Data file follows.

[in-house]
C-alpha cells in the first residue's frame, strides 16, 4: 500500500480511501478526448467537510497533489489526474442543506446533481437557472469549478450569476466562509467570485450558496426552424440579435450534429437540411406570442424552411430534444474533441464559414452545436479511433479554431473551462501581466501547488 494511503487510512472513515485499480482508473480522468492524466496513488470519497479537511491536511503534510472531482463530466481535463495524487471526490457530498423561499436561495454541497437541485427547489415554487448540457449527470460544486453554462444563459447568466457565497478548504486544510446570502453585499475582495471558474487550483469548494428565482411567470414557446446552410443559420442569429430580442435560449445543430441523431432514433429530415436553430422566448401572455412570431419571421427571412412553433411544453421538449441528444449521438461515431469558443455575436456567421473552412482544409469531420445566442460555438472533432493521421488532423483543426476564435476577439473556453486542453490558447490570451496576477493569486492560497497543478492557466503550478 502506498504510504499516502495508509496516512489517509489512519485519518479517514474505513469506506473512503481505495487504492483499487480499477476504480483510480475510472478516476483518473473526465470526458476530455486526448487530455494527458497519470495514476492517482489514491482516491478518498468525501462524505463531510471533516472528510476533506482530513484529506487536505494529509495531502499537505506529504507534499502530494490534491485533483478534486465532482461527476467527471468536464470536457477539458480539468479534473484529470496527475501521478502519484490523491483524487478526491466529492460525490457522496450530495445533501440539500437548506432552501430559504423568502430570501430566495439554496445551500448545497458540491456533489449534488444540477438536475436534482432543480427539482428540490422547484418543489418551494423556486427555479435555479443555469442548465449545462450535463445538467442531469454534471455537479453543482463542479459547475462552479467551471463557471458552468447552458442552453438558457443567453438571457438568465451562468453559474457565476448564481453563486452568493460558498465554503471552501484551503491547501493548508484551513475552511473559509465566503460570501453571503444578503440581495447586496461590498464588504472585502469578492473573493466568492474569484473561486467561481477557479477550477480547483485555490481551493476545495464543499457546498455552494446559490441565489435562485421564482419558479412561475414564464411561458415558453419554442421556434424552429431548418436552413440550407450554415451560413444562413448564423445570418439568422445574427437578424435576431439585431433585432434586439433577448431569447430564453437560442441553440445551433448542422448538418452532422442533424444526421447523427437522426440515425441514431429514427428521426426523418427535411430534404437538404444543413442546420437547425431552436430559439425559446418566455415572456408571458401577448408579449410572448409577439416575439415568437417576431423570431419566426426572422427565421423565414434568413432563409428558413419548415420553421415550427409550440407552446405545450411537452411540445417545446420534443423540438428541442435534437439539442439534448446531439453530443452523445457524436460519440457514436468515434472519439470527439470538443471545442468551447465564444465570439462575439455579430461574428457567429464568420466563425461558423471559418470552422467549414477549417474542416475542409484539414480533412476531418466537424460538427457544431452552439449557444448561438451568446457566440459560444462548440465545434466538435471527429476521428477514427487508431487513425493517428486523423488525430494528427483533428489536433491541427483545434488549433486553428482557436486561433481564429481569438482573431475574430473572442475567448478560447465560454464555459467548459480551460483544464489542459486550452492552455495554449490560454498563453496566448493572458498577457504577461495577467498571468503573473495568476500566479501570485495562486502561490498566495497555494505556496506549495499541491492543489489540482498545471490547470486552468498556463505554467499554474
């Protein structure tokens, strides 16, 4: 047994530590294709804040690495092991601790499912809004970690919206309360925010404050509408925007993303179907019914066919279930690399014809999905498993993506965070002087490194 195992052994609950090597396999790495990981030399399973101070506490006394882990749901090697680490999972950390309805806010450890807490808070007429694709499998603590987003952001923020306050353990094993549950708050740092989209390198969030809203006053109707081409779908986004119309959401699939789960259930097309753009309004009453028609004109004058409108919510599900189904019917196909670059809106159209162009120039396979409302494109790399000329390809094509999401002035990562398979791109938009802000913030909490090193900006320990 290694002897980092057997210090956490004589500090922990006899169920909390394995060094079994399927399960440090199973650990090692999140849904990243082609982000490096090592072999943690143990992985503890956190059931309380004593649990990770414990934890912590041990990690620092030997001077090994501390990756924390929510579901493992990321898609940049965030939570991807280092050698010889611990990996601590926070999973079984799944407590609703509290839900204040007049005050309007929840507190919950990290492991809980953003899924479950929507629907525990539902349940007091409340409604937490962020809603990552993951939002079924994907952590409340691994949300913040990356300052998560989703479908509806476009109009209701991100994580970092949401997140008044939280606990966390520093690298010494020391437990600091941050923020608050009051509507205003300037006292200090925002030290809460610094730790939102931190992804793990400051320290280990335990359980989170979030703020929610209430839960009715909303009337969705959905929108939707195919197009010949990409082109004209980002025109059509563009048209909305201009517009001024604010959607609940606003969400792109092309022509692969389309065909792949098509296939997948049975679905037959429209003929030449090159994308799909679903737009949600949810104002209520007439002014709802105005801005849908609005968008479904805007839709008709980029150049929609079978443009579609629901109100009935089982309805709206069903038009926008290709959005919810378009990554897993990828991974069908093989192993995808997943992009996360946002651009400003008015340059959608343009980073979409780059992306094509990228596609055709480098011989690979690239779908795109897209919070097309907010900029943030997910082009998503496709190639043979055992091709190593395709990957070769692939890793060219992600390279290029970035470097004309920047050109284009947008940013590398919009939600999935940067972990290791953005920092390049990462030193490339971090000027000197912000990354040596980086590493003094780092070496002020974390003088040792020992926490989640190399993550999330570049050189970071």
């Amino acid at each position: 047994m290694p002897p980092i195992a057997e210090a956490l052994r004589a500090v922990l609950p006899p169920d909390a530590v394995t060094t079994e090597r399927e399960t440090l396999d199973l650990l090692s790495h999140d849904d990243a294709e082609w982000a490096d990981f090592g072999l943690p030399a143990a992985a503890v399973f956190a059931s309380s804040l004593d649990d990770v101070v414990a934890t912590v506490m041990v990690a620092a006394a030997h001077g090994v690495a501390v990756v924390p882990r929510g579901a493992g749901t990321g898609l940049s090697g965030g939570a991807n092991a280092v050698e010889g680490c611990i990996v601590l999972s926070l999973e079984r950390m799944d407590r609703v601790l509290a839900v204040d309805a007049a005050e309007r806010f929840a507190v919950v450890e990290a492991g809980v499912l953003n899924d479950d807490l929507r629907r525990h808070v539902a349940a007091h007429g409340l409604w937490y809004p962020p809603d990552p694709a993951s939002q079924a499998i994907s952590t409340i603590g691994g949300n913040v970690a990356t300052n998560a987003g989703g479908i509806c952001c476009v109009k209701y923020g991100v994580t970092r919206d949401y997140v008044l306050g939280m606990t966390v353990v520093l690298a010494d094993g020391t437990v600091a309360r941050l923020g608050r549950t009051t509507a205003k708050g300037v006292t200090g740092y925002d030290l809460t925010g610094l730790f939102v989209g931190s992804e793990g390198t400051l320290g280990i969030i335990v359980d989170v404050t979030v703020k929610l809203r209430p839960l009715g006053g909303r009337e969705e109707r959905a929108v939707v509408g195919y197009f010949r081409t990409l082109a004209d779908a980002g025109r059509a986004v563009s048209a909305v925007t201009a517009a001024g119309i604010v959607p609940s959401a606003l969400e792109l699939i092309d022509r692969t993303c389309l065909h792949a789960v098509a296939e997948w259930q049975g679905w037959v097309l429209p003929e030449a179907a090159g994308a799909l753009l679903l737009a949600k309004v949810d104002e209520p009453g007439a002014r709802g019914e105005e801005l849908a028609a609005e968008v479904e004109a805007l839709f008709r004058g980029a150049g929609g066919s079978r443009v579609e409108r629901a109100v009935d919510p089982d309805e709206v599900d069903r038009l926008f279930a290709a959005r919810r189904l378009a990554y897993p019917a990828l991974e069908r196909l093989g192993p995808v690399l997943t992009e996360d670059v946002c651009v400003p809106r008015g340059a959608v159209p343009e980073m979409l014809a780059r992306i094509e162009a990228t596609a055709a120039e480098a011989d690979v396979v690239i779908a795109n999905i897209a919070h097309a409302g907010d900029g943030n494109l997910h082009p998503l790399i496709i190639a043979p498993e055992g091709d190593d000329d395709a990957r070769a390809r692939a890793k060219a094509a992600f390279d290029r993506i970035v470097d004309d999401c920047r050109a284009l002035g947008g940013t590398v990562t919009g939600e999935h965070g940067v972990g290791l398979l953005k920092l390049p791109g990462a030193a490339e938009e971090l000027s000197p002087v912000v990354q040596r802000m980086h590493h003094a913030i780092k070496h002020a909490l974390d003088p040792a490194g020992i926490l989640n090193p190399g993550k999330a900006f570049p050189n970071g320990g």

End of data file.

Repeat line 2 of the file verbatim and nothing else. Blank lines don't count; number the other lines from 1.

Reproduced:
C-alpha cells in the first residue's frame, strides 16, 4: 500500500480511501478526448467537510497533489489526474442543506446533481437557472469549478450569476466562509467570485450558496426552424440579435450534429437540411406570442424552411430534444474533441464559414452545436479511433479554431473551462501581466501547488 494511503487510512472513515485499480482508473480522468492524466496513488470519497479537511491536511503534510472531482463530466481535463495524487471526490457530498423561499436561495454541497437541485427547489415554487448540457449527470460544486453554462444563459447568466457565497478548504486544510446570502453585499475582495471558474487550483469548494428565482411567470414557446446552410443559420442569429430580442435560449445543430441523431432514433429530415436553430422566448401572455412570431419571421427571412412553433411544453421538449441528444449521438461515431469558443455575436456567421473552412482544409469531420445566442460555438472533432493521421488532423483543426476564435476577439473556453486542453490558447490570451496576477493569486492560497497543478492557466503550478 502506498504510504499516502495508509496516512489517509489512519485519518479517514474505513469506506473512503481505495487504492483499487480499477476504480483510480475510472478516476483518473473526465470526458476530455486526448487530455494527458497519470495514476492517482489514491482516491478518498468525501462524505463531510471533516472528510476533506482530513484529506487536505494529509495531502499537505506529504507534499502530494490534491485533483478534486465532482461527476467527471468536464470536457477539458480539468479534473484529470496527475501521478502519484490523491483524487478526491466529492460525490457522496450530495445533501440539500437548506432552501430559504423568502430570501430566495439554496445551500448545497458540491456533489449534488444540477438536475436534482432543480427539482428540490422547484418543489418551494423556486427555479435555479443555469442548465449545462450535463445538467442531469454534471455537479453543482463542479459547475462552479467551471463557471458552468447552458442552453438558457443567453438571457438568465451562468453559474457565476448564481453563486452568493460558498465554503471552501484551503491547501493548508484551513475552511473559509465566503460570501453571503444578503440581495447586496461590498464588504472585502469578492473573493466568492474569484473561486467561481477557479477550477480547483485555490481551493476545495464543499457546498455552494446559490441565489435562485421564482419558479412561475414564464411561458415558453419554442421556434424552429431548418436552413440550407450554415451560413444562413448564423445570418439568422445574427437578424435576431439585431433585432434586439433577448431569447430564453437560442441553440445551433448542422448538418452532422442533424444526421447523427437522426440515425441514431429514427428521426426523418427535411430534404437538404444543413442546420437547425431552436430559439425559446418566455415572456408571458401577448408579449410572448409577439416575439415568437417576431423570431419566426426572422427565421423565414434568413432563409428558413419548415420553421415550427409550440407552446405545450411537452411540445417545446420534443423540438428541442435534437439539442439534448446531439453530443452523445457524436460519440457514436468515434472519439470527439470538443471545442468551447465564444465570439462575439455579430461574428457567429464568420466563425461558423471559418470552422467549414477549417474542416475542409484539414480533412476531418466537424460538427457544431452552439449557444448561438451568446457566440459560444462548440465545434466538435471527429476521428477514427487508431487513425493517428486523423488525430494528427483533428489536433491541427483545434488549433486553428482557436486561433481564429481569438482573431475574430473572442475567448478560447465560454464555459467548459480551460483544464489542459486550452492552455495554449490560454498563453496566448493572458498577457504577461495577467498571468503573473495568476500566479501570485495562486502561490498566495497555494505556496506549495499541491492543489489540482498545471490547470486552468498556463505554467499554474